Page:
Candidates Tournament in Madrid: Hikaru Nakamura: Meet the richest chess player in the world | Economy and business

Hikaru Nakamura posed at the Palacio de Santoña in Madrid during the Torneo de CandidatosPhotographic chess

Several sources estimate the fortune of 34-year-old chess player Hikaru Nakamura at around 50 million dollars (47.3 million euros). However, only a small percentage of those earnings come from prize money he has won in chess competitions such as the Madrid Candidates Tournament, where he currently competes (he sits in third place). At the start of the pandemic, the American chess player, born in Hirakata in Japan, devoted himself body and soul to streaming (playing or commenting on his own games live on the internet). This pursuit made him the richest chess player of all time.

“I am losing money in this tournament,” Nakamura told EL PAÍS a few days ago. He was heading to his hotel to set up another streaming session on YouTube (where he has 1.3 million subscribers) and Twitch (where he has a similar number of subscribers). He is also very popular on Twitter, Facebook, Instagram and POG University. Moreover, it generates substantial revenue through mentions of energy drinks, among others. The same sources who estimated Nakamura’s earnings estimated that Norwegian world champion Magnus Carlsen’s earnings could not exceed €8m. The eight Candidates Tournament prizes total €500,000, although the winner will share at least €2 million with Carlsen in the Chess Championship scheduled for April 2023.

Nakamura at the Candidates Tournament last Wednesday.
Nakamura at the Candidates Tournament last Wednesday.Photo

Nakamura’s income isn’t the only thing that makes him unusual among chess players. Born in Japan, his parents emigrated to the United States when he was two years old; they divorced shortly thereafter. His mother’s new partner, Sunil Weeramantry, one of Sri Lanka’s leading chess players, discovered Hikaru’s extraordinary talent. At six years old, he is already flourishing in tournaments; at 10 years old, he begins to break precocity records; and at age 15 surpassed the legendary Bobby Fischer as the youngest grandmaster (highest chess rank) in US history. At the age of nine, he stopped going to school so he could participate in more tournaments; thereafter, his parents educated him at home.

Asked by EL PAÍS about his son’s estimated current earnings, Weeramantry considered them “exaggerated”. He went on to say, “Right now, I don’t think his revenue is over $20 million, but it’s true that his ability to generate money is really increasing.” Nakamura has just been signed by the powerful Misfits Gaming Group, a video game and electronic sports company, guaranteeing him a substantial income.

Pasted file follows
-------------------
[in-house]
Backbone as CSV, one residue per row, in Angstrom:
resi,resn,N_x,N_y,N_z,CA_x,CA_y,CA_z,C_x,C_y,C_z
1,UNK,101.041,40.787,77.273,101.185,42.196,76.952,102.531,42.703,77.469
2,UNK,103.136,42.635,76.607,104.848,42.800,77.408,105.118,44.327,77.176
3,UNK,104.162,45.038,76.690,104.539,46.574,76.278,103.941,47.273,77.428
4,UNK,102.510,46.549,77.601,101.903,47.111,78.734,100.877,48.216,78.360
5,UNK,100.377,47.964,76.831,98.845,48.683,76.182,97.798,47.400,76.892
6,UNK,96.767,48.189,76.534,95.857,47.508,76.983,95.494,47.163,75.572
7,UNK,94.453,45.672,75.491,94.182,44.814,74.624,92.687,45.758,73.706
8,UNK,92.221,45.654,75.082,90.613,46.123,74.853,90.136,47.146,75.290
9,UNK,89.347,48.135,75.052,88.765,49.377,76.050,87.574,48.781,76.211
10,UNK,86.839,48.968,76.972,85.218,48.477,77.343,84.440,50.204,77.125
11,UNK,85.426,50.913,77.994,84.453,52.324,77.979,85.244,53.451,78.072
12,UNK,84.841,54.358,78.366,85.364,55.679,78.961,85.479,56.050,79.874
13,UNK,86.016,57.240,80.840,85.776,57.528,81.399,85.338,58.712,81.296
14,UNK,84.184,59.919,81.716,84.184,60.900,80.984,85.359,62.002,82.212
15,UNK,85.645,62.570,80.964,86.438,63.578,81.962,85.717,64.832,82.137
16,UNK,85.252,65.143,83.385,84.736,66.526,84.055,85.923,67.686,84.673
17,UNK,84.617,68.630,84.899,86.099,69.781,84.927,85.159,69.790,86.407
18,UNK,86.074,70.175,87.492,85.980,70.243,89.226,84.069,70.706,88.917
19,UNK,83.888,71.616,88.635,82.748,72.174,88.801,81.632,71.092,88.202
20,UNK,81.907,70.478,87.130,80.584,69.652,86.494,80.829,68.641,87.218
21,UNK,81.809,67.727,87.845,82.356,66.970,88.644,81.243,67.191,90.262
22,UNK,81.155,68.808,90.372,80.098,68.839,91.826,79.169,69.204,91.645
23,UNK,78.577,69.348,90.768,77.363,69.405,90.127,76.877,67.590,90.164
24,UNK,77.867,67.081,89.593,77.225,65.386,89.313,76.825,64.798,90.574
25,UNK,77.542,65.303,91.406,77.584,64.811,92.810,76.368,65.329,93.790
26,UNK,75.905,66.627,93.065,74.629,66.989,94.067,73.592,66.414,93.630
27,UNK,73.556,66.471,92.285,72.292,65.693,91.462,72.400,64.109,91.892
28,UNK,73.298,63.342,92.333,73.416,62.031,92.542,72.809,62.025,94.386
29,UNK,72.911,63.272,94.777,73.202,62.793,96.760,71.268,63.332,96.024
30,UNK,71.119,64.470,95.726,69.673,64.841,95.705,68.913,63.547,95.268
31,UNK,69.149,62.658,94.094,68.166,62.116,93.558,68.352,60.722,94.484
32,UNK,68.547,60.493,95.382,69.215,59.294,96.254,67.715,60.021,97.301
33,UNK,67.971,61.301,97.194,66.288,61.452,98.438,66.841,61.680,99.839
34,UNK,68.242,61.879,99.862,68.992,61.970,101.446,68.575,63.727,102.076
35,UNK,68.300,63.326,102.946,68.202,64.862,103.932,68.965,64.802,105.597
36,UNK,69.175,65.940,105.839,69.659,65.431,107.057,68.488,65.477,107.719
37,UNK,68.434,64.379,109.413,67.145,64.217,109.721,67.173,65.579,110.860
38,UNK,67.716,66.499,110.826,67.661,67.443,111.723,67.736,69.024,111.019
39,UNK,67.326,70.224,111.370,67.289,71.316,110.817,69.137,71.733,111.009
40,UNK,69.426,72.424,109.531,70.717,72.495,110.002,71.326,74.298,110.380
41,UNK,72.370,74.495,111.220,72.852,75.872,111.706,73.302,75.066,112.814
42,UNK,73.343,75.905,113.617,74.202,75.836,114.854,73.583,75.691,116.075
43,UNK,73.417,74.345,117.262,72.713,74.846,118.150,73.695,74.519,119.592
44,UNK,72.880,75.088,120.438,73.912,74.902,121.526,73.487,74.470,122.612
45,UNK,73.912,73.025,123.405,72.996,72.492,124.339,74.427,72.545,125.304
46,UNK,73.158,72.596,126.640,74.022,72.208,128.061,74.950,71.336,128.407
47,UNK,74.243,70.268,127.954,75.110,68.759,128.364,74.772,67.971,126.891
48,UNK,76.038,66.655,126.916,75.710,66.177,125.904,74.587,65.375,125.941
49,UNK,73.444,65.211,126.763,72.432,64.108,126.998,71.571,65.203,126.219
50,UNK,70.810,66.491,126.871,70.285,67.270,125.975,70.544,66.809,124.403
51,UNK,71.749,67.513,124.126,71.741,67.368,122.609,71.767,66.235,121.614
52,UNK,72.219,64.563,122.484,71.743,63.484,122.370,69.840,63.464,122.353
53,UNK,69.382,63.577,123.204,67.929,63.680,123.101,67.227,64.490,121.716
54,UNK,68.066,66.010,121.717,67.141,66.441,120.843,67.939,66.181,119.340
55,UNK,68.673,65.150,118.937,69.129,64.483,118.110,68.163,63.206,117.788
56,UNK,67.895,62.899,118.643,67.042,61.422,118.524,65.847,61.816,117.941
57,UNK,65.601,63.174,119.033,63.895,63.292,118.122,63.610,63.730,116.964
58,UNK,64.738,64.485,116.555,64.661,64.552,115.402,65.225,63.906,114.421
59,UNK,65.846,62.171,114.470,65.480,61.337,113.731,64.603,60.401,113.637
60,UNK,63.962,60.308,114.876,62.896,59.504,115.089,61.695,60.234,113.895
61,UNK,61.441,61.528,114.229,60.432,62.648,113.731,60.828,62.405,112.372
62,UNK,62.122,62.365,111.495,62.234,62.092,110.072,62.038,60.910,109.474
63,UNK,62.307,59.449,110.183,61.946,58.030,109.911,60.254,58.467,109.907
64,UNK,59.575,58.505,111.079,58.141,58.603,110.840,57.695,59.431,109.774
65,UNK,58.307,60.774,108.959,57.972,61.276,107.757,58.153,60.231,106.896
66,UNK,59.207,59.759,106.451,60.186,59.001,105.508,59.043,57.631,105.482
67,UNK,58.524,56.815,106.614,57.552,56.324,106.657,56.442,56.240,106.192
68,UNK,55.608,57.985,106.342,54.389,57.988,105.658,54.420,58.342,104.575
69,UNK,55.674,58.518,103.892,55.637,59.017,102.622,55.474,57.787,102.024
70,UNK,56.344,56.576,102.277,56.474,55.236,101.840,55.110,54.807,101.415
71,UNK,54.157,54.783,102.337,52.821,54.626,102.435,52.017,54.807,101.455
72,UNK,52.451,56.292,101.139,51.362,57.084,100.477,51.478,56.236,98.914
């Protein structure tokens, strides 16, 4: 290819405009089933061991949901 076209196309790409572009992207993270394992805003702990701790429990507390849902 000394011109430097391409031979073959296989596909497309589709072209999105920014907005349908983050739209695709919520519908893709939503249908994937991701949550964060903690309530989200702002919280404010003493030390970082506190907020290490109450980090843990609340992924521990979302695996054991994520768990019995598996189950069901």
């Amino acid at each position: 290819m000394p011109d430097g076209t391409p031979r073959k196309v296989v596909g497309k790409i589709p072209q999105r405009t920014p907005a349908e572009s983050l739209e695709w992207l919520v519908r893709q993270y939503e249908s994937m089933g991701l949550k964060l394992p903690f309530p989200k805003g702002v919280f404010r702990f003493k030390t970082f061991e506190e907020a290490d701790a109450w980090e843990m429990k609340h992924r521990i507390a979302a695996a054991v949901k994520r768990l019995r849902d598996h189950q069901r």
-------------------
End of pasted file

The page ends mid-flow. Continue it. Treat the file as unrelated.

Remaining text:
At twenty, the former child prodigy has continued to fuel controversy and debate in the world of mind sports. He spent a lot of time playing one-minute-per-player games on the internet, which many fans don’t consider real failures. This activity probably had a negative impact on his progress towards the world title in classical chess. Similar to other elite chess players, Nakamura is also an avid poker player: “Many of the qualities that chess develops are very useful in poker. The main difference is that if you play an almost perfect game of chess, you cannot lose. But in poker, the role of luck means you can be defeated,” he explains.

Against this backdrop, it’s no surprise that his stint under former world champion Gari Kasparov in 2011 lasted less than a year. They were completely different people: “Obviously working with one of the best in history was a great experience, a great way to learn. His intuition, his way of capturing the essence of a position, is a beast. But we have very different personalities,” Nakamura points out. He is probably referring to the fact that the spirit of military discipline that has always defined the Russian player is incompatible with his own, much more flexible temperament.

Yet Nakamura’s sporting achievements in classical chess make him one of the great stars of the last quarter century. On October 1, 2015, he was ranked 2nd in the world in classical chess, despite his terrible record against Carlsen: 14 losses, one victory and 26 draws. His rapid chess genius is even more consistent. Currently, it ranks 10th in the world in slow games and 2nd in rapid chess (half an hour per side) and lightning (five minutes per player per game). He achieved all this success despite devoting most of his energy and time to internet broadcasts, not high-level chess competitions.

Nakamura invests much of his income in stocks and he frequently participates in charitable activities. Another key area where he stands out from the vast majority of his elite colleagues: Nakamura almost always greets his fans with great kindness. He signs autographs, takes photos and even plays quick games for hours in the hotel lobby. Unlike most mental sports stars, he understands that he is not only paid to play, but also to communicate.

This is why he participates in the Candidates Tournament, although he essentially loses money. In reality, he still wins as the international attention he receives through matches and events increases his social media following. One can also wonder if Nakamura could have become world champion if he had devoted himself fully to high competition. In this case, his fortune would surely be much less. He can still be king (elite chess players usually start to decline between the ages of 35 and 40) if he wins the Madrid Candidates Tournament. But the million-dollar question is whether such a tournament can be won by someone who is so eager to rush to the hotel and grab their headphones and mouse for another night of streaming.

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